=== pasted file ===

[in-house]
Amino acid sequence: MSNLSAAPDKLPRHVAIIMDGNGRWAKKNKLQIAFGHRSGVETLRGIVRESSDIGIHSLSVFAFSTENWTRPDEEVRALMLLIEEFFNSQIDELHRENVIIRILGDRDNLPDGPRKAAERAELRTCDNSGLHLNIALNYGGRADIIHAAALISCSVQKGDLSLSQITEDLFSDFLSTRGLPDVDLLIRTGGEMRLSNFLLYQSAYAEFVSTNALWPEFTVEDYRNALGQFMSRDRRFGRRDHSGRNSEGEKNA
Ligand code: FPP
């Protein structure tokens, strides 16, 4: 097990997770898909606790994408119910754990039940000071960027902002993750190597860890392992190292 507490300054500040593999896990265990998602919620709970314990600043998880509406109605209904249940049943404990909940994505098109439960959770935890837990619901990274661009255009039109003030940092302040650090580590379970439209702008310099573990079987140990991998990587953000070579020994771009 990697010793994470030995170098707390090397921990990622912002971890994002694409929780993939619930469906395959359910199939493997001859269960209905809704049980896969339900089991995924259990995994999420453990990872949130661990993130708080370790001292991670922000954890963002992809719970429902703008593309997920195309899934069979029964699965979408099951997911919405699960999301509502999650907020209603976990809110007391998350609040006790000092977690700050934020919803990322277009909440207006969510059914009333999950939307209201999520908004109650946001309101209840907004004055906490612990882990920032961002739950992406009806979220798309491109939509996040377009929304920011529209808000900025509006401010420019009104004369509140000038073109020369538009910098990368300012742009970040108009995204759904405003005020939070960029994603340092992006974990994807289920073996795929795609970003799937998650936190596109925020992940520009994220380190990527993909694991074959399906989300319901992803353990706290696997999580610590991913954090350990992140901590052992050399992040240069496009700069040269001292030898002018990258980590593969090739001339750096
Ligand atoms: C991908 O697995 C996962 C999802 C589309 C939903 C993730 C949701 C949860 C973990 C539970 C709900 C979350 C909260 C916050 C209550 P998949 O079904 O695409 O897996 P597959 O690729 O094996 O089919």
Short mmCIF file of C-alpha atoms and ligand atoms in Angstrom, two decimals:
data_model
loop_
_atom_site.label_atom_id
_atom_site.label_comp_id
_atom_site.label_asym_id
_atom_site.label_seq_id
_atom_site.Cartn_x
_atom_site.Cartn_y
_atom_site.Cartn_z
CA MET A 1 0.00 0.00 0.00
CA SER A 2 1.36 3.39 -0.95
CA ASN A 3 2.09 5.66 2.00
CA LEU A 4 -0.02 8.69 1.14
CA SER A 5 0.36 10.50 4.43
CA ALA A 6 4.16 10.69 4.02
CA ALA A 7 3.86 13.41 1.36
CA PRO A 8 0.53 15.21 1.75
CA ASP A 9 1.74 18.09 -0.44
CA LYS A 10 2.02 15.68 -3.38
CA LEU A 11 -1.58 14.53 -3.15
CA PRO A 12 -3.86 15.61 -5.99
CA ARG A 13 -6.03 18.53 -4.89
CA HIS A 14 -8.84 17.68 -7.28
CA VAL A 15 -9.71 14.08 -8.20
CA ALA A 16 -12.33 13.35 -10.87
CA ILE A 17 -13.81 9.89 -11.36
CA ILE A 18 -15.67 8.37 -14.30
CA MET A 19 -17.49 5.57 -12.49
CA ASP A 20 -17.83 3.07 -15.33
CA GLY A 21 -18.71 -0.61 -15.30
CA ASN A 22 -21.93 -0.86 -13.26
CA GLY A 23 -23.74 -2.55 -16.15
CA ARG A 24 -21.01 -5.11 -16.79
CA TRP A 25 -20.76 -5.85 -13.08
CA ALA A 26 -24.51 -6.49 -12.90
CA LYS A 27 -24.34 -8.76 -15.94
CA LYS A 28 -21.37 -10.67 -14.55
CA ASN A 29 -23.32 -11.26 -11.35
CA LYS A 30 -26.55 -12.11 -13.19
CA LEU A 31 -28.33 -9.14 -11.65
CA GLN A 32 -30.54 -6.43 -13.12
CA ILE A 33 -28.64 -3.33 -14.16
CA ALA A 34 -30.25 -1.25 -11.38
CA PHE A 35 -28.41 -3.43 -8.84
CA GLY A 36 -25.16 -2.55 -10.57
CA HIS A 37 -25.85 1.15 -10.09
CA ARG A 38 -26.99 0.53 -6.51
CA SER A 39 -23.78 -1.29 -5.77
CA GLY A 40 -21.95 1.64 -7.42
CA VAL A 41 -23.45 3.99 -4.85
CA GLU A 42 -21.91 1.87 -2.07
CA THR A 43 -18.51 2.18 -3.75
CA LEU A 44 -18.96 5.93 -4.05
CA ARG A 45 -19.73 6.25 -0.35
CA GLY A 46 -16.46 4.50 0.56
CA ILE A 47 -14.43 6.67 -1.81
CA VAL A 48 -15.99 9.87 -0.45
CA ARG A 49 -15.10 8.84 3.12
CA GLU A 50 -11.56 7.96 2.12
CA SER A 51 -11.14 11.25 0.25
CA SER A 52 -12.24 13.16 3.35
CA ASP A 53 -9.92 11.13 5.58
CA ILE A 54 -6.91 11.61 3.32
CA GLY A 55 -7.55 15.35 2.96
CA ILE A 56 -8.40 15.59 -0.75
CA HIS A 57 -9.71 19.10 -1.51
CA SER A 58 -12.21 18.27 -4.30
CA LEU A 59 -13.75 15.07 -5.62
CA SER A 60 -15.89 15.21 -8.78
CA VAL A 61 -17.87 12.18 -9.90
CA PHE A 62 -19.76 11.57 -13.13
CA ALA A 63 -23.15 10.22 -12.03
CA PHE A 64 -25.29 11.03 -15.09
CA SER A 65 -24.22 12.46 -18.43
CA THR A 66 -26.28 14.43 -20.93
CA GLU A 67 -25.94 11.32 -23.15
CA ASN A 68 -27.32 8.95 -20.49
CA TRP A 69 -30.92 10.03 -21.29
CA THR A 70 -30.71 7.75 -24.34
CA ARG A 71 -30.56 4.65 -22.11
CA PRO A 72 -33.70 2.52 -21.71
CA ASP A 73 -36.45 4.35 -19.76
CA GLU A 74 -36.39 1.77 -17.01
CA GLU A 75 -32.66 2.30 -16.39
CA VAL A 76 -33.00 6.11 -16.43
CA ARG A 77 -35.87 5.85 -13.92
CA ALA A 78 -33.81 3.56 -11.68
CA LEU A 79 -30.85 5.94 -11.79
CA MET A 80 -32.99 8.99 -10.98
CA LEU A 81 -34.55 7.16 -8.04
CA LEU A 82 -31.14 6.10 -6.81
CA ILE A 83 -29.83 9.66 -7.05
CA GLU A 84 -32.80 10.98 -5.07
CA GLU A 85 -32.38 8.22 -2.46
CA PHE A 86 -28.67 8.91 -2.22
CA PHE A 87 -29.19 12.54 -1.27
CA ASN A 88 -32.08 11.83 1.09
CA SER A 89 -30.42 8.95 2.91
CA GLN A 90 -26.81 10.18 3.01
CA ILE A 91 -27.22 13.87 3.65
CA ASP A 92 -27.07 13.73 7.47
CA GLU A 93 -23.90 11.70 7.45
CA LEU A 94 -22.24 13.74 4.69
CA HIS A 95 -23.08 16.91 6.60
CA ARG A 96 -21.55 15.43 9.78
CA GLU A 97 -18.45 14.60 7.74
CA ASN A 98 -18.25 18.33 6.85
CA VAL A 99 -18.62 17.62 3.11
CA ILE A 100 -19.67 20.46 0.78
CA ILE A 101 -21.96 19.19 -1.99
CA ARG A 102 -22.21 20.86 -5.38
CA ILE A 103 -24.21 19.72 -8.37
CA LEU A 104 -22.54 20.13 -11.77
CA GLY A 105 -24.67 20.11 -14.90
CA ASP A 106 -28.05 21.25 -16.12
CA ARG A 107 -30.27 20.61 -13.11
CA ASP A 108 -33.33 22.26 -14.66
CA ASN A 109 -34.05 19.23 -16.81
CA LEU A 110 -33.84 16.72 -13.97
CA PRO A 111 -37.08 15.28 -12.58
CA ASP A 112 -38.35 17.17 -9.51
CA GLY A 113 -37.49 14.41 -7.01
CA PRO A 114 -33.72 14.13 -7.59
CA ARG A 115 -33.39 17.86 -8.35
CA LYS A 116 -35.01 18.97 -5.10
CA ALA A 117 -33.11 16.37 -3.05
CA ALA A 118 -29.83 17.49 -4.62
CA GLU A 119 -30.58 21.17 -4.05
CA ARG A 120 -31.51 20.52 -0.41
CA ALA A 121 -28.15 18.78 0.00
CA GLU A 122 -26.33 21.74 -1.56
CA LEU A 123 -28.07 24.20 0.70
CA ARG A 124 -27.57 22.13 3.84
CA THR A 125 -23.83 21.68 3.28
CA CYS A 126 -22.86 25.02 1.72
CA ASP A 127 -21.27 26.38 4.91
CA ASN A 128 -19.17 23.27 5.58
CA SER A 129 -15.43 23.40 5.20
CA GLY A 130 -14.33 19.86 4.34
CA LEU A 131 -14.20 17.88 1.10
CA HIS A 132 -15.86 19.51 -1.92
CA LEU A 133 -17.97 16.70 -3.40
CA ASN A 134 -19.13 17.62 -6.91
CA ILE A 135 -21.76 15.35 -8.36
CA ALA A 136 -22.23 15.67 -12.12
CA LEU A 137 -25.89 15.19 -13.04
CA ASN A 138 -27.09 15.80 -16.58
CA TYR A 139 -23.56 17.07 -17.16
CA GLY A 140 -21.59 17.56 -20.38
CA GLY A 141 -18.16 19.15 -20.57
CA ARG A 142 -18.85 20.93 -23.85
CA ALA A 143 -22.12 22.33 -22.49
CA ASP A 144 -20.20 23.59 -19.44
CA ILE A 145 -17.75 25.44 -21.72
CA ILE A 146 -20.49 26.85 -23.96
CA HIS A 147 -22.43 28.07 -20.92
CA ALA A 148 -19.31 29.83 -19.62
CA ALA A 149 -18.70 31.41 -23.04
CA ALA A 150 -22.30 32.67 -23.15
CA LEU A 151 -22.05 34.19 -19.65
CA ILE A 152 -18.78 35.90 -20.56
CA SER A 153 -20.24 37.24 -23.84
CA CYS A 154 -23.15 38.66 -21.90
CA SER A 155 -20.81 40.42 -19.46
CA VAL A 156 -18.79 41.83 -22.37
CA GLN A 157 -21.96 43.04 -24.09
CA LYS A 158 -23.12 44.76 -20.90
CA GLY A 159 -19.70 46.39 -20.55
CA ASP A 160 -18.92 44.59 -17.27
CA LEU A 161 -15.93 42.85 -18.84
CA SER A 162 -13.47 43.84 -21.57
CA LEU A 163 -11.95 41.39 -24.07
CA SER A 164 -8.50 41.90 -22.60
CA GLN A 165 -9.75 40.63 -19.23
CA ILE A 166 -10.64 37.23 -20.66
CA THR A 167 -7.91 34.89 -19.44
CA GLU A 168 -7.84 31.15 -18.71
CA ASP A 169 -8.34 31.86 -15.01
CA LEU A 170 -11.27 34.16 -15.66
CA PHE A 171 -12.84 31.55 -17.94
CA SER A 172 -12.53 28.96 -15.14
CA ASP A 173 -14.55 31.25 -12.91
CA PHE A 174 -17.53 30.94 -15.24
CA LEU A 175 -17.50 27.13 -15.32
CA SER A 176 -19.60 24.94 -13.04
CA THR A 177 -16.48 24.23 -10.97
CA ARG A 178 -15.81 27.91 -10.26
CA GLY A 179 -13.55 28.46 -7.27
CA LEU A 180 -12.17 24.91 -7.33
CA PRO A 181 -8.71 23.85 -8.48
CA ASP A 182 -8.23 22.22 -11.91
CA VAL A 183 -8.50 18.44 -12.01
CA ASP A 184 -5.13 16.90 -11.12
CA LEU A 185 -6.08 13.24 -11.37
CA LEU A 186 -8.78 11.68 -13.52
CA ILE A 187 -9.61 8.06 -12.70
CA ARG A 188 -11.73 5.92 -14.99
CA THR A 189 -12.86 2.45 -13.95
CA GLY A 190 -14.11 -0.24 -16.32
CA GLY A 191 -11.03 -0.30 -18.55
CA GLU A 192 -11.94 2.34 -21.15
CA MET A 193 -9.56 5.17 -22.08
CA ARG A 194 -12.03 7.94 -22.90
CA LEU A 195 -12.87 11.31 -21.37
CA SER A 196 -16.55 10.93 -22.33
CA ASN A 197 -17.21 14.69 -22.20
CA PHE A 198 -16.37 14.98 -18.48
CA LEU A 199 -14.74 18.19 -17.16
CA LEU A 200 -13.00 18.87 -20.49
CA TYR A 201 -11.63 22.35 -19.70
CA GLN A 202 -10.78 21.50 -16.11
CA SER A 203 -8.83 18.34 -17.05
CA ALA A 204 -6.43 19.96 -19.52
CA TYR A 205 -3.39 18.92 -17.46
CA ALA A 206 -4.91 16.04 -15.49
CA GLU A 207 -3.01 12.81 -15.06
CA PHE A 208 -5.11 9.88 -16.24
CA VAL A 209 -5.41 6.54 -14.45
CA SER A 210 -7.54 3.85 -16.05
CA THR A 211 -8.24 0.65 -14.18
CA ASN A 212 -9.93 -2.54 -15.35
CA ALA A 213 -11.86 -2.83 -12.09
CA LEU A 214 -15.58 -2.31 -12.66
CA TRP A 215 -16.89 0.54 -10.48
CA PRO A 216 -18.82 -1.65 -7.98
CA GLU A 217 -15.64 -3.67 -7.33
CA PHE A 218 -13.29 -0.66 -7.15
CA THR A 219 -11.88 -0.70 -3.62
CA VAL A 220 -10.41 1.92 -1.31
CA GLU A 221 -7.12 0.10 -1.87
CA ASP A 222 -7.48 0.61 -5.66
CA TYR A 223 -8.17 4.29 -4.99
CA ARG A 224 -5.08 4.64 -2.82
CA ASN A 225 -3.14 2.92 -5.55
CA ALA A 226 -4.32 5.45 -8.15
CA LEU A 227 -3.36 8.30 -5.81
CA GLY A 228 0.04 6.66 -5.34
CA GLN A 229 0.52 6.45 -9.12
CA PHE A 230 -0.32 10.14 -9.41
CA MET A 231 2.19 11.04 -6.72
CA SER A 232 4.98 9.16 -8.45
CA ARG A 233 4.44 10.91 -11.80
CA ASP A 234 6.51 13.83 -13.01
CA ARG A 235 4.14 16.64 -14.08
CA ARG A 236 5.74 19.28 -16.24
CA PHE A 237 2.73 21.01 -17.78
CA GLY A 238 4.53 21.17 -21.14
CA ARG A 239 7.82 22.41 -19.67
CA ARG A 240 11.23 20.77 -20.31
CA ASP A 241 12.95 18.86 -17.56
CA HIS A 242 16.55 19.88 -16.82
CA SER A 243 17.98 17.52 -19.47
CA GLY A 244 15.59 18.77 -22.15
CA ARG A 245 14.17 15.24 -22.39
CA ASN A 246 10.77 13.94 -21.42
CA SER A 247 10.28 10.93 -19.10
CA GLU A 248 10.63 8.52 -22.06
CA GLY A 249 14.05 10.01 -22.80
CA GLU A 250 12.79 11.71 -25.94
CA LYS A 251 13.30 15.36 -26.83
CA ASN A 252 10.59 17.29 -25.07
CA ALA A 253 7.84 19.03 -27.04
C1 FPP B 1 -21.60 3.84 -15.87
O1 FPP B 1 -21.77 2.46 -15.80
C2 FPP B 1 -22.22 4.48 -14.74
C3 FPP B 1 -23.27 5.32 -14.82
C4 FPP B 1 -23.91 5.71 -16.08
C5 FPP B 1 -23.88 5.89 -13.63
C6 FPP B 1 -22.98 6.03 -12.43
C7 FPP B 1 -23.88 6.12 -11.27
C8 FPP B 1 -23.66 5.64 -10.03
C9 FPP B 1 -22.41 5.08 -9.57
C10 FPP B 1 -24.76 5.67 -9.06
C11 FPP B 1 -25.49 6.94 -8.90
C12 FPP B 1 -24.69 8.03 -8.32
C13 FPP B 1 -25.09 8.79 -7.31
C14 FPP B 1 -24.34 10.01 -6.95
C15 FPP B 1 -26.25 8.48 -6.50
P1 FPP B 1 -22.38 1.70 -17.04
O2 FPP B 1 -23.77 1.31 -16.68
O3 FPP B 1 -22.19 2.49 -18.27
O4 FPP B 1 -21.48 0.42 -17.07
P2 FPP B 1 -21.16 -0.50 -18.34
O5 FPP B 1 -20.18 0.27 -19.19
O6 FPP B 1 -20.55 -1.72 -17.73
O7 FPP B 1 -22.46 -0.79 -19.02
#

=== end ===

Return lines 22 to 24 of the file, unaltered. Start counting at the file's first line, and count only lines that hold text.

CA ALA A 7 3.86 13.41 1.36
CA PRO A 8 0.53 15.21 1.75
CA ASP A 9 1.74 18.09 -0.44